Community works together to lower energy costs


While the ideas behind environmentalism are commendable, changes on a personal level can often be lacking in tangible results. Reducing power usage in the village of Skaneateles however, could lead to huge savings for residents.

Several recent stories in the Skaneateles Press have detailed the community’s commitment to reduce energy usage for the benefit of the environment and to save money. Earlier this year, the Central New York Regional Planning and Development board and Sustainable Skaneateles did an Energy Challenge program in which residents learned how to make their homes more energy efficient. Changing light bulbs and turning off appliances lowers a house’s impact on the environment and lowers power bills — a win-win.

Within the next couple of weeks the village will be installing photovoltaic cells to the roof of the new village hall, which will not only make the building a net-zero energy consumer, but also potentially subsidize the village electric utility and lower bills.

The village’s average power usage in recent years has come from 92 percent hydroelectric power and 8 percent fossil fuel burning power, according to the village department of public works. Though most of the village power comes from a sustainable source, that 8 percent of fossil fuel power is expensive: it accounts for 40 percent of the monthly bill. If the village were to collectively reduce power usage 8 percent, its residents would stand to save a big chunk on utility bills. By reducing household usage and adding free village solar power to the grid, that goal could become a reality this year.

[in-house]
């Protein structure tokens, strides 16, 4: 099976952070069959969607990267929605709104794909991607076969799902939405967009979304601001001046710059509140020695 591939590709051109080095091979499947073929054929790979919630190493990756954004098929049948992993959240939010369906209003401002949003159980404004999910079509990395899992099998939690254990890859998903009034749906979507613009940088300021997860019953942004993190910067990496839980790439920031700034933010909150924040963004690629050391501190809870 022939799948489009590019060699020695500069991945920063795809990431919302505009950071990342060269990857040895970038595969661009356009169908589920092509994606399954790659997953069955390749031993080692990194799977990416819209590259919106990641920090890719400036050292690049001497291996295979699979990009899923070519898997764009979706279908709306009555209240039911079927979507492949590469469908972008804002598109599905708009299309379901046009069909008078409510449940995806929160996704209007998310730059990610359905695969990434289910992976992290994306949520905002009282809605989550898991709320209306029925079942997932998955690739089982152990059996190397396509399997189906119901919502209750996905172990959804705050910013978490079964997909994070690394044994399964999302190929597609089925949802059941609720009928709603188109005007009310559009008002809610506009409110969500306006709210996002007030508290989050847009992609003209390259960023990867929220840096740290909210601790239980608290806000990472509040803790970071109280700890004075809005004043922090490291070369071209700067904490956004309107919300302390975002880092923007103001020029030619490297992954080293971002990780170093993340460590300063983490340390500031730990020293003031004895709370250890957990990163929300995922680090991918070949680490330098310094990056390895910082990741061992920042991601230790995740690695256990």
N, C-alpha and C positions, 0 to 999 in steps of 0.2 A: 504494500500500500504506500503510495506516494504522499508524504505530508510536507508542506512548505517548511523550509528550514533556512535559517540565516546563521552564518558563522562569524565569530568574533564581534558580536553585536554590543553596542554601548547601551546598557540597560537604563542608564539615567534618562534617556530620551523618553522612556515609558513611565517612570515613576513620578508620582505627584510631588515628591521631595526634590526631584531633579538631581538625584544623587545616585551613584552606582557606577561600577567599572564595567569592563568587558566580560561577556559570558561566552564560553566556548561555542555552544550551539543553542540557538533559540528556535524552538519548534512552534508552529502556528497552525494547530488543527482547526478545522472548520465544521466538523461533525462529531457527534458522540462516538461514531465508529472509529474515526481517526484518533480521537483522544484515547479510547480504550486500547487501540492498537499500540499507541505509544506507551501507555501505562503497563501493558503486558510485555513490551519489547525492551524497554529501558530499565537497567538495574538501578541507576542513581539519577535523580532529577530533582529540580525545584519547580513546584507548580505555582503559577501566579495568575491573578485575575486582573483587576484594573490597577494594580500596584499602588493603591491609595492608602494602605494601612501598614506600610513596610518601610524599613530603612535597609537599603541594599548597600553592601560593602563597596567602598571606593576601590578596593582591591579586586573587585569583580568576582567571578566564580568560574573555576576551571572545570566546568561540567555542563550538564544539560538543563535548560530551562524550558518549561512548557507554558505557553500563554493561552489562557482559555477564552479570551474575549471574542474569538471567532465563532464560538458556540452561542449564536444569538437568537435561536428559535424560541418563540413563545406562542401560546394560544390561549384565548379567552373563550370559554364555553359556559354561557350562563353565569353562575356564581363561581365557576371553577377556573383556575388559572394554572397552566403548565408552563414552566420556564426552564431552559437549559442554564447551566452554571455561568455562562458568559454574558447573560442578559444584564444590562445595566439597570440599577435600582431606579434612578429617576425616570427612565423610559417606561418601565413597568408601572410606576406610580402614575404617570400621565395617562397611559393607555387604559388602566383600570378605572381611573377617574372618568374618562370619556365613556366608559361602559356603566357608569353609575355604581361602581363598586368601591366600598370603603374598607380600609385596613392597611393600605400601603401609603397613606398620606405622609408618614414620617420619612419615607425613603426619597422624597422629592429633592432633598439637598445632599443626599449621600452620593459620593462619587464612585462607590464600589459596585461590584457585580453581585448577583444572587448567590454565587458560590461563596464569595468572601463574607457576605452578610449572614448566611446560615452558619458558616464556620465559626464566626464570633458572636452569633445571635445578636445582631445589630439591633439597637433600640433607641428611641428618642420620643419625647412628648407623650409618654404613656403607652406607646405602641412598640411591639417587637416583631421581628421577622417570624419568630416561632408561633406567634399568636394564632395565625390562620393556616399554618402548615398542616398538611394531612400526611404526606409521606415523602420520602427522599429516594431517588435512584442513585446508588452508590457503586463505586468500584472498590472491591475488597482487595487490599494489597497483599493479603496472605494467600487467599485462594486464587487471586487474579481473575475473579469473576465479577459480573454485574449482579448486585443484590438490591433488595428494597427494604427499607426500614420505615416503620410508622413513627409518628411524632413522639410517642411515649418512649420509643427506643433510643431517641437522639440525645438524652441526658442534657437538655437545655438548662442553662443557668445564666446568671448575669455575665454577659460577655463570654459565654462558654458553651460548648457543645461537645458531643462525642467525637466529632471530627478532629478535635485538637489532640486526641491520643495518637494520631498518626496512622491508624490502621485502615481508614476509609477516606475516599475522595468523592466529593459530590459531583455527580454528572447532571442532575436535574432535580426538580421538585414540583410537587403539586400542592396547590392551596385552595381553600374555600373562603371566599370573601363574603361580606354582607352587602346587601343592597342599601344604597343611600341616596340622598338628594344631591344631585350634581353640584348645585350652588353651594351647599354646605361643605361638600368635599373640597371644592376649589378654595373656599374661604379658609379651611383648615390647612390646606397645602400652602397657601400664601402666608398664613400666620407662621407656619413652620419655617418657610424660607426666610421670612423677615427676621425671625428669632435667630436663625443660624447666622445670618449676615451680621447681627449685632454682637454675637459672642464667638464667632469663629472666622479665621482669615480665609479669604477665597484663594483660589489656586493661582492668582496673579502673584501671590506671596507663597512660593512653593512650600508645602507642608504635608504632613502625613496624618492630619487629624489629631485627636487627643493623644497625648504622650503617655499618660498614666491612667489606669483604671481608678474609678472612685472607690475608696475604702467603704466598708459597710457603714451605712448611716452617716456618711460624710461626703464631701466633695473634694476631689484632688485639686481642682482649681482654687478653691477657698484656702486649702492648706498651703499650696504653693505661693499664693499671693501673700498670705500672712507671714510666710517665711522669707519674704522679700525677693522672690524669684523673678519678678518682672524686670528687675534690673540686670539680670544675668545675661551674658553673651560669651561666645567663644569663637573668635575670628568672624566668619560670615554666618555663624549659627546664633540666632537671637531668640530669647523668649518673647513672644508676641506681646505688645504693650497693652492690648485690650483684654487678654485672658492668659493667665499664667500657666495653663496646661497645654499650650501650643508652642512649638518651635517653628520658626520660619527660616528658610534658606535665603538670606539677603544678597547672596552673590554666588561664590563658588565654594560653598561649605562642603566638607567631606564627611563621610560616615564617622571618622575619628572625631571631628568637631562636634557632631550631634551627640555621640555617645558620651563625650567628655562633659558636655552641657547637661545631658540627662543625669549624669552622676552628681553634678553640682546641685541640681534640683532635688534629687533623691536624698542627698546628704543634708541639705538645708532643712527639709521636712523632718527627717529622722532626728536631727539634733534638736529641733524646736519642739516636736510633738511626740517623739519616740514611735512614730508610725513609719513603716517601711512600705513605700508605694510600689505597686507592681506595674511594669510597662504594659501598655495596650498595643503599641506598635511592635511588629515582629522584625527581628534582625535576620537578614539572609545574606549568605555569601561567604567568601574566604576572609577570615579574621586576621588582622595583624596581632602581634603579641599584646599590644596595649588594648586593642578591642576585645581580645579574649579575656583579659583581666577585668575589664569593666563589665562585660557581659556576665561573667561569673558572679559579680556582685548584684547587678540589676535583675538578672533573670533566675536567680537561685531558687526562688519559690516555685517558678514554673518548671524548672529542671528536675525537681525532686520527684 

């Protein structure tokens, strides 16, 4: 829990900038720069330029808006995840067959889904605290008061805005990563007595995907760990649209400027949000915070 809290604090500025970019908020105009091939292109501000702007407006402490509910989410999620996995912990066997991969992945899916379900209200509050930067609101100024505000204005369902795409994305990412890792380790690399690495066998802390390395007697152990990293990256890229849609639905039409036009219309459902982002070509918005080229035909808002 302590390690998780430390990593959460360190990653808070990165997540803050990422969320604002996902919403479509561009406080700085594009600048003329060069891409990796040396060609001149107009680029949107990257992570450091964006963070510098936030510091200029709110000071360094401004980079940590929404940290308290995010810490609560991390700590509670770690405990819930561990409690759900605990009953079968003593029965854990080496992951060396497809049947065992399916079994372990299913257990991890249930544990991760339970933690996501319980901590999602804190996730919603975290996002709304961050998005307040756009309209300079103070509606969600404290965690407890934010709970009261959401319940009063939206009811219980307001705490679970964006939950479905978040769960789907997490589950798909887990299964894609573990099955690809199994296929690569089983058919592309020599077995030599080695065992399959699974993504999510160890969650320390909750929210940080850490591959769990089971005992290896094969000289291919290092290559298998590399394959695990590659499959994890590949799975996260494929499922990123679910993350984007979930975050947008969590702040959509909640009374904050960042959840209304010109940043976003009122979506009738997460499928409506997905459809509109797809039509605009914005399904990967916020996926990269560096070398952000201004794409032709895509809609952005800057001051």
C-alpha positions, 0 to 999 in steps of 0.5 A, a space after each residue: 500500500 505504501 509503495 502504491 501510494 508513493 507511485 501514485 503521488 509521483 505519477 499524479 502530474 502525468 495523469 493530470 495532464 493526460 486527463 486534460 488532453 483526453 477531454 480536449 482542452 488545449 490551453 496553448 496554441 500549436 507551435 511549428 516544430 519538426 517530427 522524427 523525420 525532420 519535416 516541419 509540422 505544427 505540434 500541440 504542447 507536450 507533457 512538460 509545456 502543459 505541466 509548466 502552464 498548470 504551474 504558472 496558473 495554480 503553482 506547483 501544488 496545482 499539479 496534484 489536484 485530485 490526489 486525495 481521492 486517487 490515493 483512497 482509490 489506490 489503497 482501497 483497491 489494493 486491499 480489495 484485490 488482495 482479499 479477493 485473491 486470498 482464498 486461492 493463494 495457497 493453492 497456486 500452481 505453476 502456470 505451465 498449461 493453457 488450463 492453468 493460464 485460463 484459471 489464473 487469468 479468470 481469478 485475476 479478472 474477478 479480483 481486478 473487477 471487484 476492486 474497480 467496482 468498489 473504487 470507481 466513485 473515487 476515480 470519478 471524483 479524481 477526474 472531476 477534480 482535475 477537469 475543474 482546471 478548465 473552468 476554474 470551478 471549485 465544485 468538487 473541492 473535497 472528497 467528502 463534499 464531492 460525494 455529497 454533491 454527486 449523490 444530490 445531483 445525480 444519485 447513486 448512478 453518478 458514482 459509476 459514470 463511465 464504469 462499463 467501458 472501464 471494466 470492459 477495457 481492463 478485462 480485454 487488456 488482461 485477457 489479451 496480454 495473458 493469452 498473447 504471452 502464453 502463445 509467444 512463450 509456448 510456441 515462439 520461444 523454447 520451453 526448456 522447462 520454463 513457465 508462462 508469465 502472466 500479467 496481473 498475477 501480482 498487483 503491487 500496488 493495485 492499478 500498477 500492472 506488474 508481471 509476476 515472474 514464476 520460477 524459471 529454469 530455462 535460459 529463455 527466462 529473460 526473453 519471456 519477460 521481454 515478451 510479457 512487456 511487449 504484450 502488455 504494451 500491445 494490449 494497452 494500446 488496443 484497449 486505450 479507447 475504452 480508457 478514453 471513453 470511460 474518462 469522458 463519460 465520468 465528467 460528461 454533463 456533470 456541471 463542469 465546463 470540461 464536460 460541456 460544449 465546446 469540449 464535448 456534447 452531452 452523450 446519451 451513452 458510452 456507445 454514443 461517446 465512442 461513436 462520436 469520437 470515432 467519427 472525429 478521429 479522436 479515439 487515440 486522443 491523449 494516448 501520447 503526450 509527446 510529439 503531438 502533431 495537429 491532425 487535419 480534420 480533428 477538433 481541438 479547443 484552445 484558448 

This is a perfect example of environmentally minded change that also brings immediate and positive results to the community, and it’s a cause that everyone in the village should feel motivated to contribute to.

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